Thursday, 17 December 2015

REVIEW: JAGAT (Malaysia)




Films in Malaysia are mostly told in the national language Bahasa Malaysia. On some occasions, Cantonese and Mandarin films are made. It is extremely rare that a primarily Tamil-speaking movie by Malaysian filmmakers is produced. I had the pleasure of attending the media screening of one such film and here is my spoiler free review.

The film’s title is called Jagat. The word Jagat loosely means ‘brutal’ in English. The word is also a Tamil slang in Bahasa Malaysia for the word ‘jahat’ which in English means ‘bad’. The director of the film Shanjhey Kumar Perumal. The film stars Harvin Raj, Jibrail Rajhula, Tinesh Sathi Krishnan, Kuben Mahadevan, Senthi Kumaran Muniandy, Perakas Rajaram, Marup Mustapah, Steven Chua, and Aahmu Thirunyanam. All of the film’s cast are either newcomers or acting for the first time. Dato’ Seri A. Anandan and Pasupathi Sithambaram serves as producers.

How will a Tamil-speaking film fair among all the Malaysian films? Do read on…

 
Life as seen through the eyes of young Appoy (Harvin Raj)

 
SYNOPSIS (as taken from the film’s press kit):
Set in the early 1990’s, a critical period in Malaysian Indian history, the story subtly underlines the plight of the Malaysian Indian. Forsaken by the estate owners who had employed them for generations and systematically marginalized, they are forced to move to the cities and survive under harsh circumstances. Left out of the nation’s urbanization and development plans, many live in squatters and work at minimum wage jobs. The plot centers on bright but mischievous 12 years old boy, Appoy and his relationship with his father, Maniam and his uncles, Bala (an ex drug addict) and Dorai (Mexico) a local gangster.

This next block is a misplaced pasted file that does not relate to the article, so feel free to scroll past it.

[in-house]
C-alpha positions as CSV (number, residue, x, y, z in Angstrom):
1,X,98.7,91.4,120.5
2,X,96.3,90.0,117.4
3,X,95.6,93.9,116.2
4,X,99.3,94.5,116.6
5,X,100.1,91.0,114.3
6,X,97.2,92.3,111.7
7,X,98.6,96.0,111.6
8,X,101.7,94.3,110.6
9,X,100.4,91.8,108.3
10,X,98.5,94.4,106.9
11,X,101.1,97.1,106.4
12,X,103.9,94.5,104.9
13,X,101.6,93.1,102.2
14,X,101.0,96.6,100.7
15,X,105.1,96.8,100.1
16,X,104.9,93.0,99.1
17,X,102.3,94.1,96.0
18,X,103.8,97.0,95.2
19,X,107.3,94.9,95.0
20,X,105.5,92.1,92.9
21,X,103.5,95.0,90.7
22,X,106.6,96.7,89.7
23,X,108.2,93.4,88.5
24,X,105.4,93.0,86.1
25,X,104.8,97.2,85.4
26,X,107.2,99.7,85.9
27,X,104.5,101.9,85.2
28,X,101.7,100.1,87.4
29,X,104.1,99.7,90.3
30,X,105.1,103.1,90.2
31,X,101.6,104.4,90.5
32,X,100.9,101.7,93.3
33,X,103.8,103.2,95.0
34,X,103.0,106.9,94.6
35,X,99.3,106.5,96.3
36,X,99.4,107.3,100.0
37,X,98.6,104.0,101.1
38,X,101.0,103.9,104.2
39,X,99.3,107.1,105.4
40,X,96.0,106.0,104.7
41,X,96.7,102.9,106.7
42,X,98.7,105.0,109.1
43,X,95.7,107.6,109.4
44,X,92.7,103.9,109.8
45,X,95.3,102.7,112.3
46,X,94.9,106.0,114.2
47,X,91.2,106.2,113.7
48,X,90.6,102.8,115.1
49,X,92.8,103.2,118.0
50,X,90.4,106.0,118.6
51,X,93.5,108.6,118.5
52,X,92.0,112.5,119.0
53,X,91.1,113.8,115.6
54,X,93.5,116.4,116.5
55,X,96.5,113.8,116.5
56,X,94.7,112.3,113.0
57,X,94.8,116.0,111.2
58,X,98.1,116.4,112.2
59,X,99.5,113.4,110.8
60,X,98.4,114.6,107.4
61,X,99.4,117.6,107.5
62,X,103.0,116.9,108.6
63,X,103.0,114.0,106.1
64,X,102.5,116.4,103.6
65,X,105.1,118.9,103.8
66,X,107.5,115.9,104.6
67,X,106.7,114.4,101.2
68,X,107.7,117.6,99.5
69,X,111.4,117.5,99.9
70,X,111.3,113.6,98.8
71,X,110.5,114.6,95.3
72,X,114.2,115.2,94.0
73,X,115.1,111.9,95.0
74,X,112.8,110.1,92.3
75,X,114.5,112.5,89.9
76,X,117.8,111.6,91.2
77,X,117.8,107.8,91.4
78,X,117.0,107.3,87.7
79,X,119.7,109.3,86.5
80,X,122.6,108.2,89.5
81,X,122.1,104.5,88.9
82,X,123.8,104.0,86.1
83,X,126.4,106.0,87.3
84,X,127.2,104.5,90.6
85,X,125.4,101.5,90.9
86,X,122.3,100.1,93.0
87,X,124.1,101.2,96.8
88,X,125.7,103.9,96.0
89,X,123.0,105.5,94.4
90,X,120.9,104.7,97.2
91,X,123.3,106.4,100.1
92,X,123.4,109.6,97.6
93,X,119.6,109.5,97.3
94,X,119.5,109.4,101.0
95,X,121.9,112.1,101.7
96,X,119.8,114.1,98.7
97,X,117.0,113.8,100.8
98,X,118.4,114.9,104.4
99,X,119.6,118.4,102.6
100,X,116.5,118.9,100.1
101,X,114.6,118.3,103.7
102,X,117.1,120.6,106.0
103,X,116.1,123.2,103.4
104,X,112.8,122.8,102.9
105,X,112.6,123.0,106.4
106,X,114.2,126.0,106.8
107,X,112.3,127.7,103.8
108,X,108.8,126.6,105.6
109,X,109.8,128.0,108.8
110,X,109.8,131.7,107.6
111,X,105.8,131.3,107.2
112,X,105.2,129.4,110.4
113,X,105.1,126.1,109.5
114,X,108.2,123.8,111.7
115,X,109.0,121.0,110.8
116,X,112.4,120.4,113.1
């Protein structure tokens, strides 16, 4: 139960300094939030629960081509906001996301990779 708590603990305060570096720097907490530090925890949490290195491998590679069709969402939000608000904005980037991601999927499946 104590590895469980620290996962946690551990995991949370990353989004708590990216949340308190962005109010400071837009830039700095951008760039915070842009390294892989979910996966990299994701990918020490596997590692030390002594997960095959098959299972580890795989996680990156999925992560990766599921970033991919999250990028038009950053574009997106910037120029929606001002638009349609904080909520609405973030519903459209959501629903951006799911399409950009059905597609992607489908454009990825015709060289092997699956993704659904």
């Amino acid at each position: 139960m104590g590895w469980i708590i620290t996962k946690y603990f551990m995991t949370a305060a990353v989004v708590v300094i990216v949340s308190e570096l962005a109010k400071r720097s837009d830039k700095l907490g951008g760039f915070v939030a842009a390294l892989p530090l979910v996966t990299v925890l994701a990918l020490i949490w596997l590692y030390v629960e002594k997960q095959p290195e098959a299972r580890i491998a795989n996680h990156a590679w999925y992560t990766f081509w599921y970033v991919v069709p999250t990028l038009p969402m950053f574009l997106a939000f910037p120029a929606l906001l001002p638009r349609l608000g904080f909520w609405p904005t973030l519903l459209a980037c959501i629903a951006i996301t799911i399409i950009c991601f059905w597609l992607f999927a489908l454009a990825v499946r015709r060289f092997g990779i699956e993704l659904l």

Some fine acting from Jibrail Rajhula

SCRIPT:
Unexpected and meaningful. Since the film is primarily in a foreign language to me, the subtitles were important. The story had a good structure where we see 4 different lives intertwining to culminate in one purpose. There are a lot of underlying themes in this film which carries positive moral values. The story is rich in morality and dignity which I really liked. I am surprised at the good characterization of the main roles. Good comedic insertions throughout the film to keep the audience more engaged.

Kuben Mahadevan as Maniam, brother to Dorai and father to Appoy

ACTING:
Given the fact that all of them are newcomers, I think the actors performed reasonably well. The standout performances young child actor Harvin Raj as the lead and Jibrail Rajhula as Mexico. They brought strong purpose to their characters and should be complimented.

A scene in the film which proved to be pivotal

FILMING:
The film was produced on quite a low budget and it is represented throughout the film. As a producer and director, I can understand the restraints felt by the production team. However, there were some scenes which can be commended. I noticed the key important scenes were given more attention. This I feel is smart directing as it keeps the story going while keeping the production within budget.

Directing on the film set

PACING:
Quite slow in the beginning but it picks up well in middle towards the end.

DOWNSIDE:
The feel of a low-budget production is evident throughout the film. However…

UPSIDE:
If you can look beyond the downside, there is a good story with strong moral messages.

Gotta work hard for the money

OVERALL:
This film has one of the finest Malaysian stories I have seen in quite some time. It focuses on a minority section of the race divisions in Malaysia which it rare. Out of this rarity, a good story was told that any Malaysian of any race can be proud of.

RATING:
8 out of 10

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